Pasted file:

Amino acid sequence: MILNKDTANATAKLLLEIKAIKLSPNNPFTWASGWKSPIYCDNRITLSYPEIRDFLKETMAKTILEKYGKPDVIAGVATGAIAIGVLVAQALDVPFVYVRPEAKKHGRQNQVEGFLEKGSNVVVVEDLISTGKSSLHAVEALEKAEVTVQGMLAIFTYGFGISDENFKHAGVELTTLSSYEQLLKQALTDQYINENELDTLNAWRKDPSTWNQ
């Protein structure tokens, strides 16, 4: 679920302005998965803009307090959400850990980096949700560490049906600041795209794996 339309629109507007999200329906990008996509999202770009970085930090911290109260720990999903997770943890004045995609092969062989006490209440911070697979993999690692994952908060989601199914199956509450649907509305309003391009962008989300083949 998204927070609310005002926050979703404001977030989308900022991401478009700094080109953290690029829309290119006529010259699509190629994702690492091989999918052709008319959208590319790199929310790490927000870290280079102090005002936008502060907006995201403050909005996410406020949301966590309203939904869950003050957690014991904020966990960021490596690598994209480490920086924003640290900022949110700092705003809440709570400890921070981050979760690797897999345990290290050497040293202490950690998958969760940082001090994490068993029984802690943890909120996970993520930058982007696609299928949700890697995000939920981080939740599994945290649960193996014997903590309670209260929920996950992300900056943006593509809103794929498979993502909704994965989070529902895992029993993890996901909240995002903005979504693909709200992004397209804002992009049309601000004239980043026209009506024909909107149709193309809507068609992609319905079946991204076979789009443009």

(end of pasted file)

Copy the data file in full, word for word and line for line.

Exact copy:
Amino acid sequence: MILNKDTANATAKLLLEIKAIKLSPNNPFTWASGWKSPIYCDNRITLSYPEIRDFLKETMAKTILEKYGKPDVIAGVATGAIAIGVLVAQALDVPFVYVRPEAKKHGRQNQVEGFLEKGSNVVVVEDLISTGKSSLHAVEALEKAEVTVQGMLAIFTYGFGISDENFKHAGVELTTLSSYEQLLKQALTDQYINENELDTLNAWRKDPSTWNQ
């Protein structure tokens, strides 16, 4: 679920302005998965803009307090959400850990980096949700560490049906600041795209794996 339309629109507007999200329906990008996509999202770009970085930090911290109260720990999903997770943890004045995609092969062989006490209440911070697979993999690692994952908060989601199914199956509450649907509305309003391009962008989300083949 998204927070609310005002926050979703404001977030989308900022991401478009700094080109953290690029829309290119006529010259699509190629994702690492091989999918052709008319959208590319790199929310790490927000870290280079102090005002936008502060907006995201403050909005996410406020949301966590309203939904869950003050957690014991904020966990960021490596690598994209480490920086924003640290900022949110700092705003809440709570400890921070981050979760690797897999345990290290050497040293202490950690998958969760940082001090994490068993029984802690943890909120996970993520930058982007696609299928949700890697995000939920981080939740599994945290649960193996014997903590309670209260929920996950992300900056943006593509809103794929498979993502909704994965989070529902895992029993993890996901909240995002903005979504693909709200992004397209804002992009049309601000004239980043026209009506024909909107149709193309809507068609992609319905079946991204076979789009443009």